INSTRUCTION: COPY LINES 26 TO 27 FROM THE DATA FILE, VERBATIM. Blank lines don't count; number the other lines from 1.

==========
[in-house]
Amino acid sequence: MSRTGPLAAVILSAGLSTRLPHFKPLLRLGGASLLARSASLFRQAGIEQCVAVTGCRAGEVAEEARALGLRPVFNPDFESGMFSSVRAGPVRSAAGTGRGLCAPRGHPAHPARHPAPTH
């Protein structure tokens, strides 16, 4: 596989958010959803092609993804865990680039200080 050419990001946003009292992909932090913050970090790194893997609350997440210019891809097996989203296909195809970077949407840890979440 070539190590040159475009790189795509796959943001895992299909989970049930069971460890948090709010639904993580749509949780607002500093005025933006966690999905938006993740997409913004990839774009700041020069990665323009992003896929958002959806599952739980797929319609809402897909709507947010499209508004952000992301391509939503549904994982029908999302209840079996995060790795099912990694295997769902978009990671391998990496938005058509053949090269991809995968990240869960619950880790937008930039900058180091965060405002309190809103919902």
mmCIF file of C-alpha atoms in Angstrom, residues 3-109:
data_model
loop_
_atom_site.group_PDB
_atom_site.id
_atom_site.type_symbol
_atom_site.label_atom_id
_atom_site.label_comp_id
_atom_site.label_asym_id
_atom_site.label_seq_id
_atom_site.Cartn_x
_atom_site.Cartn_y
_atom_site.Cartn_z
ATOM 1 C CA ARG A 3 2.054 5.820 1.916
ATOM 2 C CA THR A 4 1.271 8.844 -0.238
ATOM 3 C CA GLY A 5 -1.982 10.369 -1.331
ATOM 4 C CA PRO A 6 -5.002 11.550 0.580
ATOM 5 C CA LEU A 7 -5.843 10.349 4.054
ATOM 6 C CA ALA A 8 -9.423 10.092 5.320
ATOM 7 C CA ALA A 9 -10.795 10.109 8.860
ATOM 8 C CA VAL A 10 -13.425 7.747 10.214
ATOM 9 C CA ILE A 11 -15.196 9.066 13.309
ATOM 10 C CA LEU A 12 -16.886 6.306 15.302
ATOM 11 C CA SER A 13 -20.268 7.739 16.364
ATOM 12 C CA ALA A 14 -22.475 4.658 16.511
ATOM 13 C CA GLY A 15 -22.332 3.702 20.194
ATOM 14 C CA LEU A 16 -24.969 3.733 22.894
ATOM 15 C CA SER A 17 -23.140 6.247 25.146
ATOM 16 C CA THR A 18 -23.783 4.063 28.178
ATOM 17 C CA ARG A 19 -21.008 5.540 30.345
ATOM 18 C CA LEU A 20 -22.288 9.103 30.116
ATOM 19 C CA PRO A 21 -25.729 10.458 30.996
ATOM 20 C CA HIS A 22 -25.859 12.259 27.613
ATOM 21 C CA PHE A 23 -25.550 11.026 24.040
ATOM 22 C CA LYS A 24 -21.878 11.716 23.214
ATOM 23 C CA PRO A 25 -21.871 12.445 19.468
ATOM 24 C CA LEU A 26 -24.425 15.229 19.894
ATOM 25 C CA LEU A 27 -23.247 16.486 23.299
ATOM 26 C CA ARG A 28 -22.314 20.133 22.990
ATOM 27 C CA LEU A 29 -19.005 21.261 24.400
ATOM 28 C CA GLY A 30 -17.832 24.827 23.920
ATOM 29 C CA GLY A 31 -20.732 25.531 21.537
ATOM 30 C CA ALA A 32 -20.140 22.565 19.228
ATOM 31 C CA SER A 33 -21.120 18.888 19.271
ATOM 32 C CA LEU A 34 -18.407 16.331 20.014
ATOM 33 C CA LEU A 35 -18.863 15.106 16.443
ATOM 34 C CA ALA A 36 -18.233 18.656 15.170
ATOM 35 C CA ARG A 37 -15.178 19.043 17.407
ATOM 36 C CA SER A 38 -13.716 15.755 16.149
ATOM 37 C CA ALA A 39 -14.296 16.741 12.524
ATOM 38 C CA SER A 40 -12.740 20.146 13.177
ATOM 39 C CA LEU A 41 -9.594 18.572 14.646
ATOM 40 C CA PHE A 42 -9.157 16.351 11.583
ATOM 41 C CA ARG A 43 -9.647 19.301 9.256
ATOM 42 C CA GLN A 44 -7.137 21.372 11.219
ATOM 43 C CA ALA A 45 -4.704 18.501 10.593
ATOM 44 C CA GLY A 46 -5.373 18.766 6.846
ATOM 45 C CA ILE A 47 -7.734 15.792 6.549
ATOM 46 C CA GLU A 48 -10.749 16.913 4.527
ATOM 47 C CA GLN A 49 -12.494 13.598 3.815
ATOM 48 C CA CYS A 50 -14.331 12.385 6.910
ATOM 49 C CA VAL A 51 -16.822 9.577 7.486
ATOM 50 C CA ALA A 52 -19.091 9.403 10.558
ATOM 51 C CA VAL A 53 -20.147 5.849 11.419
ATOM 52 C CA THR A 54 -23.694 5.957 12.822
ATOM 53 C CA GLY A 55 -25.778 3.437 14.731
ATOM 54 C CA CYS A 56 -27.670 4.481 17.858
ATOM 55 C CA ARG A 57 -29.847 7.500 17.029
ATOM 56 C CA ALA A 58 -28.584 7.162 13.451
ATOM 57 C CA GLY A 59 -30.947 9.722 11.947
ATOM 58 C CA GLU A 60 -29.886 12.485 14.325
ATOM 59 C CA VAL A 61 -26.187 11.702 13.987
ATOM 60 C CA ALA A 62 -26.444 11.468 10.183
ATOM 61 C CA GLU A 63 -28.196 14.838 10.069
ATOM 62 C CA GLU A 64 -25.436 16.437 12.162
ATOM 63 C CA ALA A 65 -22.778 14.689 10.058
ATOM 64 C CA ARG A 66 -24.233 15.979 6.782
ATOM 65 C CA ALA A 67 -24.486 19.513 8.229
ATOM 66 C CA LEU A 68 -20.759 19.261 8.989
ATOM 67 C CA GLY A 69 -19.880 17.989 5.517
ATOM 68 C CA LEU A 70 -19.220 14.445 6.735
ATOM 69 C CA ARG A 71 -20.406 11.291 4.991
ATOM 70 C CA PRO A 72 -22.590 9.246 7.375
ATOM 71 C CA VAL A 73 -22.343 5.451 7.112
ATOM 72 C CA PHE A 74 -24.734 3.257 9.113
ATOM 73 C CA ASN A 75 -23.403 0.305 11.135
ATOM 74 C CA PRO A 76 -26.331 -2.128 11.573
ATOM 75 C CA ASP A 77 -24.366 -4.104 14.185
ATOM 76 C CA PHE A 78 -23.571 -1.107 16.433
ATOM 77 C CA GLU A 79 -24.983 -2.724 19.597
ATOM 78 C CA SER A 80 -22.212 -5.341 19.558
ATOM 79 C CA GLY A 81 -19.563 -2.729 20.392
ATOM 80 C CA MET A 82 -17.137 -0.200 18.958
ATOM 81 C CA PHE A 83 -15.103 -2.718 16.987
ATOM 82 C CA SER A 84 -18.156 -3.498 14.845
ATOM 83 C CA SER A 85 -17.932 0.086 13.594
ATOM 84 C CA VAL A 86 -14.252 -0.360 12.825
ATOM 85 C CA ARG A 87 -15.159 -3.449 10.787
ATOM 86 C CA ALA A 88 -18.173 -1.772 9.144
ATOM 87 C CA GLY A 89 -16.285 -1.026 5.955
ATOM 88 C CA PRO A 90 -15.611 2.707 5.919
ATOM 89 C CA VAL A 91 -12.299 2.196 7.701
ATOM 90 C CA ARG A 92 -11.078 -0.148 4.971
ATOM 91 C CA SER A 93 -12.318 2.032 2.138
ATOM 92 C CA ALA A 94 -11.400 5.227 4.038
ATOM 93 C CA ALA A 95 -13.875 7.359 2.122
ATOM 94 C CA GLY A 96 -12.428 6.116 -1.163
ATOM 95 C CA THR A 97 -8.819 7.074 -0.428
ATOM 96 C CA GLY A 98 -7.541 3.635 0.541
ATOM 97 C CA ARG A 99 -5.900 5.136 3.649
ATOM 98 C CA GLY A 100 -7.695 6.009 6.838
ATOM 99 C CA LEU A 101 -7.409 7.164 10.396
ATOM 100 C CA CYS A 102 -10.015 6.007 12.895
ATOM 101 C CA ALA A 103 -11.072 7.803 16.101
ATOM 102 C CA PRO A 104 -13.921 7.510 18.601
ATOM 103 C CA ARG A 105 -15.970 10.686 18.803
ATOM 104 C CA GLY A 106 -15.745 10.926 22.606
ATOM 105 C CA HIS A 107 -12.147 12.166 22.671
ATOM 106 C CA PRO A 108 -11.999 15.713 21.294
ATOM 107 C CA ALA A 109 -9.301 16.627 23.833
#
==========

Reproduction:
ATOM 10 C CA LEU A 12 -16.886 6.306 15.302
ATOM 11 C CA SER A 13 -20.268 7.739 16.364